Predicting Lesson

Predicting actively engages students and connects them to what they read

Predicting involves thinking ahead while reading and anticipating information and events in the text. After making predictions, students can read through the text and refine, revise, and verify their predictions. This resource guides you through suggestions to help students learn how to be successful in their predictions.
Teaching Strategies:
Grades:
5 |
6 |
7 |
8
Subjects:
Updated on: February 22, 2007
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Taking Predicting to the Next Level

As students become proficient in making predictions, they can start using the Direct Reading-Thinking Activity (DR-TA) strategy, which guides students in making predictions about a text and then reading to confirm or refute their predictions. Students justify their predictions, discuss or write their explanations, and make new predictions based specific evidence from the text. Students can also determine whether predictions came from their own prior knowledge and which predictions were based on evidence from the text.

When Can You Use It?

Reading/English

Use the prediction strategy when introducing new picture books to primary students or new chapter books to older students. With young students, read the book aloud making predictions as a class or a group and reading to confirm the predictions. With chapter books, have students make predictions at the start of each chapter so that their predictions draw from the chapters they have already read. Have students make predictions based on other books they have read by the same author or other books they have read in the same genre. After reading, discuss the text and any information that helped verify or caused them to revise their predictions.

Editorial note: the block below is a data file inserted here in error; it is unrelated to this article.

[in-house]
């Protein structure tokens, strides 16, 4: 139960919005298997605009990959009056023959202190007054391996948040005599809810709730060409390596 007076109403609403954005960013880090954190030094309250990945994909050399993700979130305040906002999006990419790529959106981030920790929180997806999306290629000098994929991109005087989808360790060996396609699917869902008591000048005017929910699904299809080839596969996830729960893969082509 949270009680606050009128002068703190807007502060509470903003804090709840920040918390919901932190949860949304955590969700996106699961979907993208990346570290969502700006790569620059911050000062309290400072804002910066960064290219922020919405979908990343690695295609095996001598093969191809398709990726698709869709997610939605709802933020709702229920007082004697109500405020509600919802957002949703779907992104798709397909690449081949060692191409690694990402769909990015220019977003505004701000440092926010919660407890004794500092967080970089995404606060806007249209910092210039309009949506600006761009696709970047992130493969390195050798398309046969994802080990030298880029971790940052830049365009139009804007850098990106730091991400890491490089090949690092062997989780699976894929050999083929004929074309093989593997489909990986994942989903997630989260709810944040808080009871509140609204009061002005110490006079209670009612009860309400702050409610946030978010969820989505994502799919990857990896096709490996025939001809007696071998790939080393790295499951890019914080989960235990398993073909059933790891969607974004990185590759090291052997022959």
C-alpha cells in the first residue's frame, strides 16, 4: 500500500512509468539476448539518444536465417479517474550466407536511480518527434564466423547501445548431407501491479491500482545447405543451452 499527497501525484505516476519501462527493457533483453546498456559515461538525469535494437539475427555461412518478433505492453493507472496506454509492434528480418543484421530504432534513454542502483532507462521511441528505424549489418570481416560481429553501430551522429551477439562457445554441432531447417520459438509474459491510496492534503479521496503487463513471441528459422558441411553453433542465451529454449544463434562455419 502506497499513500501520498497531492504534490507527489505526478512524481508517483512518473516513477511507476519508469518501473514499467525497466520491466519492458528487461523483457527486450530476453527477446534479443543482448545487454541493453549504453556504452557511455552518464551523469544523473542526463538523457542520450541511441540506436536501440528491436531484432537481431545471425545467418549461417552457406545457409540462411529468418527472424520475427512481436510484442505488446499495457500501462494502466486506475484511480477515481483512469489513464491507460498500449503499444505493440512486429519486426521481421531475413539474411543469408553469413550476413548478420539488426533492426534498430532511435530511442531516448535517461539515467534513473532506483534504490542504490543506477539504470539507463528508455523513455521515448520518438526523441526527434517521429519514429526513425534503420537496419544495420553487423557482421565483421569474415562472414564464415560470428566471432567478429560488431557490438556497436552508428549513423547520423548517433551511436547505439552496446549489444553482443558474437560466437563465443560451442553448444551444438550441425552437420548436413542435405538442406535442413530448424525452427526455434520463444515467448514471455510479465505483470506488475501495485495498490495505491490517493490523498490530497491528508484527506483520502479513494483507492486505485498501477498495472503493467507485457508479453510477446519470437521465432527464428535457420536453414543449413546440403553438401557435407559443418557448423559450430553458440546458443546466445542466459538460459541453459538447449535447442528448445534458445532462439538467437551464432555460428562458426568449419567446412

Writing

After students read a text or passage using the prediction strategy, have them write a summary of their initial prediction and why it was correct or needed to be modified. Students can justify their ideas based on evidence from the text.

Another activity to use when teaching predicting is to have students write the first part of a story and then trade stories with a partner and continue that partner's story, anticipating future events and the story's resolution.

Lesson Plans

Predicting, The Little Mouse, the Red Ripe Strawberry, and the Big Hungry Bear
This lesson is designed to introduce predicting as a reading strategy to primary students using the book The Little Mouse, the Red Ripe Strawberry, and the Big Hungry Bear by Don and Audrey Wood. In this lesson, students make and refine predictions. This lesson is the first of a set of predicting lessons designed for students in primary grades.

Predicting, Strega Nona
This lesson is designed to establish predicting as a strategy for primary students and uses the book Strega Nona by Tomie de Paola. Students will make predictions prior to reading and refine predictions while reading to help them more easily understand new concepts. This lesson is the second of a set of predicting lessons designed for students in primary grades.

Predicting, DR-TA, The Garden of Abdul Gasazi
This lesson is designed to expand students' predicting skills using the Directed Reading-Thinking Activity (DR-TA) strategy. Predicting prior to reading and refining predictions while reading can help students more easily understand new and unfamiliar concepts. Revisiting text to verify and clarify predictions increases comprehension of the reading material.

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